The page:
Adding their perspectives to the criticality of a common agenda, Gayatri Lobo, ATE Chandra Foundation, emphasised the need for alignment of organisational values with that of the collaborative to reduce the time spent in deciding how to achieve the shared vision. Deepa Gopalakrishnan, Samhita added that it is important to  reinforce the common agenda from time to time to achieve convergence of individual organizational goals with the collective vision. Shailja Mehta, Dasra, also pointed out the importance of milestones for individual organisations to achieve along the collective impact journey. She also mentioned the need to recognise that there could be some conflicts and ensure there are systems and processes to effectively and constructively resolve them.

Based on United Way’s experience of collaborative efforts, Meenakshi Ramesh shared that when outcomes are  very obvious and there is a pressing need / urgency, say in cases of disasters, collaboratives are much quicker to come together and deliver collective success.

Distribution equity i.e. respecting every stakeholder of the coalition be it their contribution of resources, human capacity, knowledge or grassroot access, was brought up as a critical factor of success by Ved Arya of RCRC. 

Shailja spoke about the need to commit to sharing insights, knowledge and resources. She also highlighted the need to document the learnings along the way - what has worked and why and what has not worked and why not. Adding to this, Aarti Mohan of Sattva shared that oftentimes measurement does not get built into the fabric of a collaborative but it is absolutely critical in order to capture real-time learnings which otherwise would be difficult to be aware of at a later stage. So knowledge building, monitoring and measurement must be a concurrent process to programme implementation.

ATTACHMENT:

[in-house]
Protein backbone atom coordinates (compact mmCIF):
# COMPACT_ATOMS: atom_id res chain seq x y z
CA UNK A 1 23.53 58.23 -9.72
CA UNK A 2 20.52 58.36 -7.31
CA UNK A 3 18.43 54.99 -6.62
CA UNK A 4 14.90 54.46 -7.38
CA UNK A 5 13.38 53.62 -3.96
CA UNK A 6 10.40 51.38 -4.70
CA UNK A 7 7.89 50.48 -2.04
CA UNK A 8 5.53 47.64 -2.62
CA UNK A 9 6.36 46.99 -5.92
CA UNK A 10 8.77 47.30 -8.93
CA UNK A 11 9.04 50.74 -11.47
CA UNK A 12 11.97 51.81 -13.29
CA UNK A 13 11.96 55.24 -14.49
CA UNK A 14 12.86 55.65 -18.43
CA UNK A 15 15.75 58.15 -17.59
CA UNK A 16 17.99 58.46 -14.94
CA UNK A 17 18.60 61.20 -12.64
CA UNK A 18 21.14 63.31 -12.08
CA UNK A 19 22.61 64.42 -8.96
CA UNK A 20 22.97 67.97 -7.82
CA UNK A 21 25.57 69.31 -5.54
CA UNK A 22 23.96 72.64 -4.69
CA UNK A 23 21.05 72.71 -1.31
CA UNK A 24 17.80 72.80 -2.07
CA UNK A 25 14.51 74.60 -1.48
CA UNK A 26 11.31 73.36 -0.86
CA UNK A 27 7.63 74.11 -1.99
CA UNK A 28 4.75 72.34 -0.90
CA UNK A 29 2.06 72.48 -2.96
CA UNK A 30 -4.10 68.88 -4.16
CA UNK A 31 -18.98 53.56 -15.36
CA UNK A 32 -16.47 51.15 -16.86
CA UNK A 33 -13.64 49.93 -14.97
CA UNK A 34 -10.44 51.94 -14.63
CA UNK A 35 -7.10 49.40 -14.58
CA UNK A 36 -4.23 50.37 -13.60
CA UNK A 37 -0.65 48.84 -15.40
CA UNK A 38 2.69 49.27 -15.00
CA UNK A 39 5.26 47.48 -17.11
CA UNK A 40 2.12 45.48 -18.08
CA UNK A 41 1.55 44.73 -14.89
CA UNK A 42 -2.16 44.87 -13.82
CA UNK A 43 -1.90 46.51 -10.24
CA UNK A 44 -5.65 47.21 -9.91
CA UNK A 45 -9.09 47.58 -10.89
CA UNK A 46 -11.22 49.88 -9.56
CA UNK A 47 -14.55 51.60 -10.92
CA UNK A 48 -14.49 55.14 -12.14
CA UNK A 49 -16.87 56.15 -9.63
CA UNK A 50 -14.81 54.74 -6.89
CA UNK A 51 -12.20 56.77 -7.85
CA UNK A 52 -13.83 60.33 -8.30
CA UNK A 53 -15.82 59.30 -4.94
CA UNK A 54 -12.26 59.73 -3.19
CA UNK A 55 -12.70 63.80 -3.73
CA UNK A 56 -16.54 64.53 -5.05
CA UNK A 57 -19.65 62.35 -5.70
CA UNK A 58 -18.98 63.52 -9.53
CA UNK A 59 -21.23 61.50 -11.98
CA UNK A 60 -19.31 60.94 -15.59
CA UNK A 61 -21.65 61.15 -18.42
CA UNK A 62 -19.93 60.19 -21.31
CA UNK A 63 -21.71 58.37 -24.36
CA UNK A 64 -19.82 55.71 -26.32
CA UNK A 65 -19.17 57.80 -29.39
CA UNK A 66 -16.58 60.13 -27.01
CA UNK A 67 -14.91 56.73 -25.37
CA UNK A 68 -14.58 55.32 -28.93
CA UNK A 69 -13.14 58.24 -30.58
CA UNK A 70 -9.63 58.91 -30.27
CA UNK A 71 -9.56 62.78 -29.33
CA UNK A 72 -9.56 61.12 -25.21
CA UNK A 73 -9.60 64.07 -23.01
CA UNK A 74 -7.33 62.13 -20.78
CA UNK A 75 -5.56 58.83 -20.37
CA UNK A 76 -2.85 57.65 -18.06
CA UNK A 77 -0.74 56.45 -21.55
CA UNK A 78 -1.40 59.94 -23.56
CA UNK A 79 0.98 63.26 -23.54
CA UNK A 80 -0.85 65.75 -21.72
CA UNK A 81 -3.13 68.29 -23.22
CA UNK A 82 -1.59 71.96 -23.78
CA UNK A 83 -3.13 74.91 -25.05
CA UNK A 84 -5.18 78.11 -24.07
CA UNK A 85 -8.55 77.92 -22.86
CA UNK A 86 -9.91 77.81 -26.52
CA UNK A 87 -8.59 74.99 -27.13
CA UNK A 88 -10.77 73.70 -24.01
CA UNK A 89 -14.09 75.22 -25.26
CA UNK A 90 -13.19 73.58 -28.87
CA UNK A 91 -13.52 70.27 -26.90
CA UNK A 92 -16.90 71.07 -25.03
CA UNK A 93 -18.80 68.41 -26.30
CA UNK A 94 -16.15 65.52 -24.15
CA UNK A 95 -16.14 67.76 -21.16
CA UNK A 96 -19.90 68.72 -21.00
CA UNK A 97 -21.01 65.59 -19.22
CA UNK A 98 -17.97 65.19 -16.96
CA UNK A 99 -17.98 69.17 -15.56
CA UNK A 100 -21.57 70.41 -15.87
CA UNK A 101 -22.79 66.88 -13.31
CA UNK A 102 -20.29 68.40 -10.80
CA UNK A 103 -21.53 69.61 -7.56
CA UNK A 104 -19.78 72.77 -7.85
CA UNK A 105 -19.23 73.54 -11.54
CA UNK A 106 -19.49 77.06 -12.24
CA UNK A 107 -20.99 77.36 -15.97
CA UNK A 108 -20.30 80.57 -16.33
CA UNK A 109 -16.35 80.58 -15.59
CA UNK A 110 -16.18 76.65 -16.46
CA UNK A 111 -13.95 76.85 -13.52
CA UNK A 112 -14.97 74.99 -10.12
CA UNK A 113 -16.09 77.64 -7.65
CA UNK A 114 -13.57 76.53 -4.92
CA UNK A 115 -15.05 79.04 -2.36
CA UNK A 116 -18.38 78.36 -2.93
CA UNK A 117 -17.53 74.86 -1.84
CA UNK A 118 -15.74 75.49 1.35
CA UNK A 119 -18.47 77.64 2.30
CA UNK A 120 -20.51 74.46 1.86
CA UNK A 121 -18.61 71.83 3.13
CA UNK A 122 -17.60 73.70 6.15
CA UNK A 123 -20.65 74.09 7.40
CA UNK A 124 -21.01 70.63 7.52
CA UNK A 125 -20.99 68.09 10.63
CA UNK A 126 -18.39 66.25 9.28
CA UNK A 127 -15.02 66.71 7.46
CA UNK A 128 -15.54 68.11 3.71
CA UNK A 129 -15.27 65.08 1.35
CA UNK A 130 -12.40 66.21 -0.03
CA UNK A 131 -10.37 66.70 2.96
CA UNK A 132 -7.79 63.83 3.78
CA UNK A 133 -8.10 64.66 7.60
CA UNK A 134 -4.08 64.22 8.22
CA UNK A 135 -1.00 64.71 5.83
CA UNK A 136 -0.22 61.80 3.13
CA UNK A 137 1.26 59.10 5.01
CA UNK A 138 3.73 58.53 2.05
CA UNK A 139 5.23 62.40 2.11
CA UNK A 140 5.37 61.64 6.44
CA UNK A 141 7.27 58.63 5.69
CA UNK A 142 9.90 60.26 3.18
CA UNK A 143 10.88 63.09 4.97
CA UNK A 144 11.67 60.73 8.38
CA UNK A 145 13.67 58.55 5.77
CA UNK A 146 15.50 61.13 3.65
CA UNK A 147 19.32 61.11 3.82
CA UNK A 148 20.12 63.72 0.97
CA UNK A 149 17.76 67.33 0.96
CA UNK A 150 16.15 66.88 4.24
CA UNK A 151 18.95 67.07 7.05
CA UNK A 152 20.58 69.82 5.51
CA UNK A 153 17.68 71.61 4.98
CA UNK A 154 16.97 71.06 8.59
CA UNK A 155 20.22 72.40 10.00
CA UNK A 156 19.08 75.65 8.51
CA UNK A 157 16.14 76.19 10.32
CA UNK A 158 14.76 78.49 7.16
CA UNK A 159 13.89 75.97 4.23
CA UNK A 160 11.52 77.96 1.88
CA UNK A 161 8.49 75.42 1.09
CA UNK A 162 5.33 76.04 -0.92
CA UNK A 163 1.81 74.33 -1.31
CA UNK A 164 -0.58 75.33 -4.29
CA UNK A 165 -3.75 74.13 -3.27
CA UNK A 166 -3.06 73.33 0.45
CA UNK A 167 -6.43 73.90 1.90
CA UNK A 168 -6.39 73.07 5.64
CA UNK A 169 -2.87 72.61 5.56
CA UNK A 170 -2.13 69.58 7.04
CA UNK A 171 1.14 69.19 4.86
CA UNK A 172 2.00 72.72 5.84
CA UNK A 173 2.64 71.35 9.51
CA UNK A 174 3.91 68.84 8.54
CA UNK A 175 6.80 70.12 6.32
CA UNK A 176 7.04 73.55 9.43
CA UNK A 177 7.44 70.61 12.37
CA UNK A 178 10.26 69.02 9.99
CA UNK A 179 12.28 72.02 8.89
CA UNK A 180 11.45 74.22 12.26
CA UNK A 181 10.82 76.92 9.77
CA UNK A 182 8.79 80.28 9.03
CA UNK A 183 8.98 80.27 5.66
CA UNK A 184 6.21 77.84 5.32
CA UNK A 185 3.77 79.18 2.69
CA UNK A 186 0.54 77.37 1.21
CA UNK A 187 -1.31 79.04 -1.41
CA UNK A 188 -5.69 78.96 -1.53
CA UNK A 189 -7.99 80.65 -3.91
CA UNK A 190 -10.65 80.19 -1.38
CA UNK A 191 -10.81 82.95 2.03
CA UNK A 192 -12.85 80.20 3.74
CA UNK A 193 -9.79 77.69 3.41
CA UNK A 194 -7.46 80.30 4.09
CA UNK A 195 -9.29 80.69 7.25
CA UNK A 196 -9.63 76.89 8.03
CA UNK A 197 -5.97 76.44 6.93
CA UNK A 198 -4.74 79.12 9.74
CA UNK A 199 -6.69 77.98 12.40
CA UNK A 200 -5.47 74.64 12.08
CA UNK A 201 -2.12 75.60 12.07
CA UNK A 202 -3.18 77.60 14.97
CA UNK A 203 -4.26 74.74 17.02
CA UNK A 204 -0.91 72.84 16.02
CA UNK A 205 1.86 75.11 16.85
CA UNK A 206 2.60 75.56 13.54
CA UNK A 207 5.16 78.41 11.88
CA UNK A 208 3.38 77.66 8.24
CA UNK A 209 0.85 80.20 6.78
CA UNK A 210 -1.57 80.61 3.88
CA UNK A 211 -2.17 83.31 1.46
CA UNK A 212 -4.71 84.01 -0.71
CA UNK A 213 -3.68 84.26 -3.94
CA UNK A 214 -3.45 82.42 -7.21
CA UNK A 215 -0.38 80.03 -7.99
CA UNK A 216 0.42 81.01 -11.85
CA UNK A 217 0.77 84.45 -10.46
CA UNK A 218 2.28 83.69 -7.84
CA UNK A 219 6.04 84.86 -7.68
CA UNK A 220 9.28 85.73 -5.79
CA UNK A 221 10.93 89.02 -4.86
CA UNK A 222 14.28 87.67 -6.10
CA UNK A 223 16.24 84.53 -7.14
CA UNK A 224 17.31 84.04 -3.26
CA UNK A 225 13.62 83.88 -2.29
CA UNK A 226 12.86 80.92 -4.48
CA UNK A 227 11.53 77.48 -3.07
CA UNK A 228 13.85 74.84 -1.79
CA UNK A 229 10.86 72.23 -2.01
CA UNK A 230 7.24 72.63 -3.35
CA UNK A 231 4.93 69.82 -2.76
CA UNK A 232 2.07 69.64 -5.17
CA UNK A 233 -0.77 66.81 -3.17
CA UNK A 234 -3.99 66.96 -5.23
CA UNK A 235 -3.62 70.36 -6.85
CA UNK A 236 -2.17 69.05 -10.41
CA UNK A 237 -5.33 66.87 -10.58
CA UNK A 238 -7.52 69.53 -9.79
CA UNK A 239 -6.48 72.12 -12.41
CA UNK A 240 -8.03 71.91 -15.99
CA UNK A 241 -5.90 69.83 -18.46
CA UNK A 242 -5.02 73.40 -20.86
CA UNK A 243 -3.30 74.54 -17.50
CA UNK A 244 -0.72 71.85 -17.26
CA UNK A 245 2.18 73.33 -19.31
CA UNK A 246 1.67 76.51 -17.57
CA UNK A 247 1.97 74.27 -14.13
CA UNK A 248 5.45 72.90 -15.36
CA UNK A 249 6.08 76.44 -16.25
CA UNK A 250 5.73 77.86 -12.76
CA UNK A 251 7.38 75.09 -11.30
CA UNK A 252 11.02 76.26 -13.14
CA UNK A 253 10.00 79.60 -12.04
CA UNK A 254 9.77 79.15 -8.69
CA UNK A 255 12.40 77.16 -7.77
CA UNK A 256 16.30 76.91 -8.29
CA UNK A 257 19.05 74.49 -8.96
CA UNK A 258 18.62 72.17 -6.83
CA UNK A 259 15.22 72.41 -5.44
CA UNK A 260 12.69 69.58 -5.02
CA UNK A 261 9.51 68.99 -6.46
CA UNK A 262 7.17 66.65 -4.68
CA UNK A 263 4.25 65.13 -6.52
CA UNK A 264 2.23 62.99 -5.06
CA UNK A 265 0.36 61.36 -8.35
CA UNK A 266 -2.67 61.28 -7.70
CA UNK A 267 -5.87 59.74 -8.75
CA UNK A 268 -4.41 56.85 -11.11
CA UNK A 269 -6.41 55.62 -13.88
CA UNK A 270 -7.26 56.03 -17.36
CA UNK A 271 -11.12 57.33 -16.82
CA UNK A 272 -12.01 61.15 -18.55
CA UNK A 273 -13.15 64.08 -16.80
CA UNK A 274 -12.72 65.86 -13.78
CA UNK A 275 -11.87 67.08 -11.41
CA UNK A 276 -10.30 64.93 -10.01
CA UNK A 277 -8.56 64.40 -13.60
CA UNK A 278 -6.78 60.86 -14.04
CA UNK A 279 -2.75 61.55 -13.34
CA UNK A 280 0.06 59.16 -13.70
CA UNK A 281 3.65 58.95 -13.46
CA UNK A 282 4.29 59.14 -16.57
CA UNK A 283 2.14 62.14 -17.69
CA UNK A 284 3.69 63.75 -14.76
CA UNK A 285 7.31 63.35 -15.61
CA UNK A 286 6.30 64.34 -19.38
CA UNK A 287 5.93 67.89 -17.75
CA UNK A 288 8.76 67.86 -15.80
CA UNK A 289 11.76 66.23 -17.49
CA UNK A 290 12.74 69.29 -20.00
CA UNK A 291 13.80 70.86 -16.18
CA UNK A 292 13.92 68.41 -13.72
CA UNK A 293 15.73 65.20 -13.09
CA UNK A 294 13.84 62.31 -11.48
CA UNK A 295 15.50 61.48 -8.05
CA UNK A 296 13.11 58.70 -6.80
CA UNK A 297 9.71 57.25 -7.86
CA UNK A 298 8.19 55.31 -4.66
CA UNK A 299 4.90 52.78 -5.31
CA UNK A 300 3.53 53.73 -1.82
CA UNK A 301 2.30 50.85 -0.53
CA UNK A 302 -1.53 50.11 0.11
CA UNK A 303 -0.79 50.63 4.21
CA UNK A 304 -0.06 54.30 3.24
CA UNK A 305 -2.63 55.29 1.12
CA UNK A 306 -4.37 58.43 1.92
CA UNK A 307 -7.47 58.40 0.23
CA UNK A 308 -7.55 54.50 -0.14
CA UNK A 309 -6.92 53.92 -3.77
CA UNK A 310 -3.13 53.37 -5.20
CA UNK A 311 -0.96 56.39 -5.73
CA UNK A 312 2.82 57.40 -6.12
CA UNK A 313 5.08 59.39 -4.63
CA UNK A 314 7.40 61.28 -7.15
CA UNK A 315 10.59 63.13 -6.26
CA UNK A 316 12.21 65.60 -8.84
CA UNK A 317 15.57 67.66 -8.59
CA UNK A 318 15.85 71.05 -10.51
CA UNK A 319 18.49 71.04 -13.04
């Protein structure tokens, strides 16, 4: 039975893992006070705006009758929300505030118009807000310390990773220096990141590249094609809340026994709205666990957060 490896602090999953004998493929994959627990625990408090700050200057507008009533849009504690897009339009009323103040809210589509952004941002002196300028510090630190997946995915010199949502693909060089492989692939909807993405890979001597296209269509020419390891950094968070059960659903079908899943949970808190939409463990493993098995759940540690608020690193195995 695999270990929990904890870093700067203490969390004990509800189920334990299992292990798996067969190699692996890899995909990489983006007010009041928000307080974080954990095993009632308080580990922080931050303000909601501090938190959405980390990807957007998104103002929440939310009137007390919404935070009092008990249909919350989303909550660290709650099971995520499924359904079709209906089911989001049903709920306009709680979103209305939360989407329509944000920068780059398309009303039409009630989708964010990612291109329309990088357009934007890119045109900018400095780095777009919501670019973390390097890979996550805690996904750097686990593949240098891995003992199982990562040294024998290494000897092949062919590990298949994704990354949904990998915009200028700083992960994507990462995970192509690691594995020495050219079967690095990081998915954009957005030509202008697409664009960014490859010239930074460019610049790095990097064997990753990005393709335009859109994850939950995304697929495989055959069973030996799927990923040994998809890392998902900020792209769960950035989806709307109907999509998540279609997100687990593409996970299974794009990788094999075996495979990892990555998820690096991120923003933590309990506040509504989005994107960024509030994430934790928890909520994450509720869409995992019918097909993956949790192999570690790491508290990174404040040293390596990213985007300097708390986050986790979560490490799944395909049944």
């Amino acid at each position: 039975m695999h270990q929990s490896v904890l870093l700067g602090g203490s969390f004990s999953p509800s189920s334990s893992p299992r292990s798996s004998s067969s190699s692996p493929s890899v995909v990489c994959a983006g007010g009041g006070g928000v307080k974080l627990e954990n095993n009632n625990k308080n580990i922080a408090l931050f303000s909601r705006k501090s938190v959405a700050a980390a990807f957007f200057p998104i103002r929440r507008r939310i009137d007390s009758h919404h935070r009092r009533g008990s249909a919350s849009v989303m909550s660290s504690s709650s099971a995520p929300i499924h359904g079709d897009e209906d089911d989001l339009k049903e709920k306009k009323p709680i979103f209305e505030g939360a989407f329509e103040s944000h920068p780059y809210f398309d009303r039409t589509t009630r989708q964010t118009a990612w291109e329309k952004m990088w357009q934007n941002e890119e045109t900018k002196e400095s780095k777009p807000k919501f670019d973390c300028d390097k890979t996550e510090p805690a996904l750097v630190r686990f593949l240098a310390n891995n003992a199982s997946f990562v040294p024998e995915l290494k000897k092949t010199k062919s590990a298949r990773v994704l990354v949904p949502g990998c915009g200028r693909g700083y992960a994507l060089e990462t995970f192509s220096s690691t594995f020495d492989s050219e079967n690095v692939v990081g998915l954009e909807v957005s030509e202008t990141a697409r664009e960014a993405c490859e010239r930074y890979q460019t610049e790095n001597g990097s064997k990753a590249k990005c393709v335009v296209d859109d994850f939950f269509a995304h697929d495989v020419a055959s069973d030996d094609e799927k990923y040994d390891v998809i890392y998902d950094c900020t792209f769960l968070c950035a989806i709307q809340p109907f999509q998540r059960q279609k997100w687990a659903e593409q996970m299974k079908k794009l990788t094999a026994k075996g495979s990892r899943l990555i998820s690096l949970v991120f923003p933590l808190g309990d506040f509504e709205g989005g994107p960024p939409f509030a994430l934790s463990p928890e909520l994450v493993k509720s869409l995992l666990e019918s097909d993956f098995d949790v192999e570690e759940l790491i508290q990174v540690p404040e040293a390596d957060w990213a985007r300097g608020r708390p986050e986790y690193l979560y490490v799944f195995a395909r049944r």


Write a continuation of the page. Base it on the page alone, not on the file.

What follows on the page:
Knowledge to be shared internally by the partners of the collaborative on a regular frequency to reflect, understand and address challenges and gaps in an agile manner. It is also important for network amplification, wherein it is not just important for the stakeholders to understand what is happening but to disseminate to the larger ecosystem as well.

Towards the end, Nalini Shekar had an interesting question “Are we killing volunteerism at a community level when organisations often onboard resources from the communities?” To which Aarti stated that it is often easier to find volunteers during emergency situations than it is during peacetime. It might therefore be helpful to engage them with regular routines, while aligning with the long-term goal as this helps them stay connected during peacetime and really contribute during an emergency. Thus, building a continuum of volunteerism.

With respect to bringing up challenges and issues to the government and to work on policies that can benefit communities, Ved Arya shared the experience of RCRC who conducted ‘voices from field’ webinars, providing a platform for affected people to speak directly to government officials in charge of respective departments. A collaborative or collective’s strength and credibility built over years should be leveraged to enable government officials to listen to the people directly, without the filter of organisations in between, said Ved.     

#The charcha2021 session concluded with participants emphasizing the vital necessity of having open and transparent communication channels amongst all the stakeholders to ensure success. 

You can watch the recording of the session below.